Yesterday four of California’s key water districts – Metropolitan Water District (MWD), Imperial Irrigation District (IID), Coachella Valley Water District (CVWD), and Palo Verde Irrigation District (PVID) – pledged to cede 400,000 acre-feet of their current allotments back to the Colorado River Basin. That is roughly 9% of the 4.4 million acre-feet that California is guaranteed by right under the terms of the 1922 Colorado River Compact and various amendments thereto since.
Over-allocated in the best of times, prolonged drought fed by aridification has reduced the two major reservoirs fed by the Colorado River (Lake Mead and Lake Powell) to near “dead pool” status, giving rise to the fear that if the seven states that form the Colorado River Compact don’t voluntarily cede some of their rights to that water, the source that feeds so many in the Southwest (roughly 40 million) will fall below the critical mass necessary to keep providing critical water and energy needs. It is the 2nd of the two “sources” that Southern California imports to provide for the needs of 19 million residents – the other being the Sierra snowpack.
Given that 400,000 acre-feet is but a fraction of the 2-4 million acre-feet that the US Bureau of Reclamation has deemed the amount of aggregate giveback that would be required of the seven Colorado Compact states to restore the Basin to stasis, most regard yesterday’s action as California’s opening bid in a process meant to cajole some of the states in the Compact’s Upper Basin to cede some of their “by-right” allocations – an opening bid to be followed up by further givebacks once certain other recalcitrant states issue their own bids in the giveback process. Until yesterday California too was a “recalcitrant” state, not to be confused with recent allocation reductions in Nevada and Arizona that have been forced as opposed to voluntary, albeit whether forced or voluntary, the pain is the same.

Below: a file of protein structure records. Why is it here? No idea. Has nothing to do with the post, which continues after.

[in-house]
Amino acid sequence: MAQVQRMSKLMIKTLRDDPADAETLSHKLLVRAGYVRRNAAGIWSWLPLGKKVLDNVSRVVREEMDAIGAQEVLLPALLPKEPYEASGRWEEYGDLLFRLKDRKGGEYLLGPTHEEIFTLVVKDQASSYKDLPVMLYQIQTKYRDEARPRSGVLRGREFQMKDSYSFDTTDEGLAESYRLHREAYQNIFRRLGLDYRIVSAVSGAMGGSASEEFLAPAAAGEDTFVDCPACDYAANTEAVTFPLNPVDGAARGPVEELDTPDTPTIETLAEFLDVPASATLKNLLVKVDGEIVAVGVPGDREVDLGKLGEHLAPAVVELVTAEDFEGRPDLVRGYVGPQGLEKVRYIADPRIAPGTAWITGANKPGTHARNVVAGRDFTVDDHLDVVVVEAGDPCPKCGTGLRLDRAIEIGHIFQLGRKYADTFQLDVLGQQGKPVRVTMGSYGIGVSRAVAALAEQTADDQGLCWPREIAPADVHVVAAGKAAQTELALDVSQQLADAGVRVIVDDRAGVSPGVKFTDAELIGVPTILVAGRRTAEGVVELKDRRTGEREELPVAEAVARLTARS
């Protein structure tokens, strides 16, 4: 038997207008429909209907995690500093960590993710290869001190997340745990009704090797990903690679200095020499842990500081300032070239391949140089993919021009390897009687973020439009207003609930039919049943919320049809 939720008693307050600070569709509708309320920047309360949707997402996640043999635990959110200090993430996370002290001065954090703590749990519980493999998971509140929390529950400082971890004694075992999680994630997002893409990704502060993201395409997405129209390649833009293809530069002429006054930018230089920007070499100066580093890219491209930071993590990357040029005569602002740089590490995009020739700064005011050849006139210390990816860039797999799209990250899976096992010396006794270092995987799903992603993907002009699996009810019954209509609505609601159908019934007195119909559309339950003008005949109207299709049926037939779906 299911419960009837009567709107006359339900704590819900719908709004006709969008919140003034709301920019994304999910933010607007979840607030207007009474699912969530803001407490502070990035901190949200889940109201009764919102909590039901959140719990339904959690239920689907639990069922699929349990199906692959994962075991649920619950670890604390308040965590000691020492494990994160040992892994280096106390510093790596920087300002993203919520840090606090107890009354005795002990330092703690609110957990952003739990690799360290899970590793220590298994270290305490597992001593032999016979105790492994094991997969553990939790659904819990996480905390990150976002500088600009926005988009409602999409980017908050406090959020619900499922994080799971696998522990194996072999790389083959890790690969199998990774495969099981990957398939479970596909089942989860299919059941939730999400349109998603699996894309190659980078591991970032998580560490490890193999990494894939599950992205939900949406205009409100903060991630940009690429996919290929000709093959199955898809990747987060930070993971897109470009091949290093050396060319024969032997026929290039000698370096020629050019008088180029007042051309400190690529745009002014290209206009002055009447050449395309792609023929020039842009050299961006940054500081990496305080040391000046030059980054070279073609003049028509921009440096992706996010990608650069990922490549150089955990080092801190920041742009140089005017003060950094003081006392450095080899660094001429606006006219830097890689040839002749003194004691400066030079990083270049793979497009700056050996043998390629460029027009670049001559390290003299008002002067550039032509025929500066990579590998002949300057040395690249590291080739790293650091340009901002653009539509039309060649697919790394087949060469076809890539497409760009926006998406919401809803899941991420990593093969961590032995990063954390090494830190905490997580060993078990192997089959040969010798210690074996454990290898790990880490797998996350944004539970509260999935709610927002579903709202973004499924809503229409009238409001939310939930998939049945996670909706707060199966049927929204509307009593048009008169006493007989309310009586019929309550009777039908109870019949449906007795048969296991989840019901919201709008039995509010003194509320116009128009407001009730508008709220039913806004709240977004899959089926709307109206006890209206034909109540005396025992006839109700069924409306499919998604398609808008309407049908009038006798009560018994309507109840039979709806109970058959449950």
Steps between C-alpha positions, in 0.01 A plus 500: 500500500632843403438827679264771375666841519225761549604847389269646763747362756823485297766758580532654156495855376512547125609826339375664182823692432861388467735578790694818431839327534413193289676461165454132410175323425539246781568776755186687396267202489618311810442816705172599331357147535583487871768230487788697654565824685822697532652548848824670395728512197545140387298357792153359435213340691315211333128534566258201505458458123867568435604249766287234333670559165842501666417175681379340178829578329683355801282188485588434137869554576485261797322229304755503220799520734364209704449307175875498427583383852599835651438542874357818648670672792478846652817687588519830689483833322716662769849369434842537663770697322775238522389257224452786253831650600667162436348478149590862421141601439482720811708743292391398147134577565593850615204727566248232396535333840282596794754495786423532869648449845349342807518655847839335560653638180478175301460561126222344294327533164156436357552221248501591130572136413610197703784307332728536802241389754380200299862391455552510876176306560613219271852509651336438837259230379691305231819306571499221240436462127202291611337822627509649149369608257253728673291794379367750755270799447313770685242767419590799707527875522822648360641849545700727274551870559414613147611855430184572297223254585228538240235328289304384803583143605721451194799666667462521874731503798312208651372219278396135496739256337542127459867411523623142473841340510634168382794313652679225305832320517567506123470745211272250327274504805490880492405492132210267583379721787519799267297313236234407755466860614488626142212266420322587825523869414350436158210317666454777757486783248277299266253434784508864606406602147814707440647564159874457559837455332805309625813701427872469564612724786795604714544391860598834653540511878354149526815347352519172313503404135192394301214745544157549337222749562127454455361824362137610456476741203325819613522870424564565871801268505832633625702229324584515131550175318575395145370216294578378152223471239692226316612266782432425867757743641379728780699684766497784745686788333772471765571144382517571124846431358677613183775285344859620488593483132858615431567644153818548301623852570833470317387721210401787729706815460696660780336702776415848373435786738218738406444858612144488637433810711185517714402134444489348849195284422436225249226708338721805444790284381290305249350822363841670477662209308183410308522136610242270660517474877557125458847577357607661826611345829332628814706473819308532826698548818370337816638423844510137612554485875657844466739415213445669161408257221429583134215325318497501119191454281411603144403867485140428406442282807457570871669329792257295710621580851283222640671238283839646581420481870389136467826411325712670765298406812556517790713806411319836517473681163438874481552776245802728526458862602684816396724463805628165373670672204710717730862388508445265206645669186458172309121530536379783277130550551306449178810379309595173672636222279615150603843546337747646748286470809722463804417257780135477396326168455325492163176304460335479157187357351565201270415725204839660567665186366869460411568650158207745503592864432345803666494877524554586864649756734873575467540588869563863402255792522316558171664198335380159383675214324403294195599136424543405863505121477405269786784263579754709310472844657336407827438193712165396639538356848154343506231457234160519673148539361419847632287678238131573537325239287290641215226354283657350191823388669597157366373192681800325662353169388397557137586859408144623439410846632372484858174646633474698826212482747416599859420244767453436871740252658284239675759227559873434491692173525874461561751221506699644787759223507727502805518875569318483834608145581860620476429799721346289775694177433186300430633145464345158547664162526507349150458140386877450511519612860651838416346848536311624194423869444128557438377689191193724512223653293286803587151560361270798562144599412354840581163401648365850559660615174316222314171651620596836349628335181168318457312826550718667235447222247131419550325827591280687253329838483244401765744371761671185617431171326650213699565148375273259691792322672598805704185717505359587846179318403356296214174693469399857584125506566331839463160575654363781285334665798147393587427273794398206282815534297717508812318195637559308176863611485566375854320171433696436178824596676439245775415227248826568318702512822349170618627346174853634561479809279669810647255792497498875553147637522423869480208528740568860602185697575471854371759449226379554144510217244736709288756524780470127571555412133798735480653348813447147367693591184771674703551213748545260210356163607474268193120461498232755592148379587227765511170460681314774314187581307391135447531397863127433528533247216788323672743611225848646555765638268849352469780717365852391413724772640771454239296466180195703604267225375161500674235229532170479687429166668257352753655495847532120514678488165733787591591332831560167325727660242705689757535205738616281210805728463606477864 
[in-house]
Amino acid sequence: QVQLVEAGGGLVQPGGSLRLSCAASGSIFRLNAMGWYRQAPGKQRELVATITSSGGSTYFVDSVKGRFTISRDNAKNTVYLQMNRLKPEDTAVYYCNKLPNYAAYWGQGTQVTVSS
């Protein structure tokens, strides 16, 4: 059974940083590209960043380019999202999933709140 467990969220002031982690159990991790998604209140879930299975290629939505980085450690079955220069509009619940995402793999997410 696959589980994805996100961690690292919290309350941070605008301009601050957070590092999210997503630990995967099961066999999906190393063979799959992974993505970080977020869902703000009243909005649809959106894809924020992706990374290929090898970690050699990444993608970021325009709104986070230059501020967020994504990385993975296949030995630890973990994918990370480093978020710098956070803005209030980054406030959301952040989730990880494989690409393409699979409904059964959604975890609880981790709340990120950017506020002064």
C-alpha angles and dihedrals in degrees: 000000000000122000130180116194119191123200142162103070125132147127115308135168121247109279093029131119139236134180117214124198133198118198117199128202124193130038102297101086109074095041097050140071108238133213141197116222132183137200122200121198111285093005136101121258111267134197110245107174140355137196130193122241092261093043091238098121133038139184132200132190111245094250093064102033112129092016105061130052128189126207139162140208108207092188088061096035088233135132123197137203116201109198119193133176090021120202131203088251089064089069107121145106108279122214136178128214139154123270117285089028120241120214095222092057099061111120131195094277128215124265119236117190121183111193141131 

What does this mean for Southern California golf? For the Coachella Valley, which is not part of the MWD family, it means the least, as that region is the beneficiary of an incredibly rich local source in the huge aquifer that sits beneath it. However, “least” is a relative term. It doesn’t mean zero impact. The Coachella Valley uses Colorado River water to replenish that aquifer directly in the form of spreading grounds and indirectly in the form of offsetting pumping by golf courses. So, there will be some impact, but again, that impact will be considerably less than the other regions of Southern California dependent upon Colorado River imports. As with previous spikes in the mega-drought, the impact may be as much political as it is real – with “real” defined as supply-based impact and “political” defined as perceived or optical impact.
For the rest of Southern California, it means that those 13 million MWD customers that were spared the draconian curtailments imposed on MWD’s 6 million state water project dependent customers earlier this year (June 1) are going to be joining them sometime very early next year.
Golf courses in Ventura County, parts of Santa Barbara County, the City of Los Angeles, and certain parts of the San Gabriel Valley and Inland Empire are part of that class of 6 million customers and as such, have been under varying degrees of curtailments for months now. They’re managing the situation, and in their management regimens and protocols, both golf-centric and regulatory, there is much that the 13 million about to join them can learn.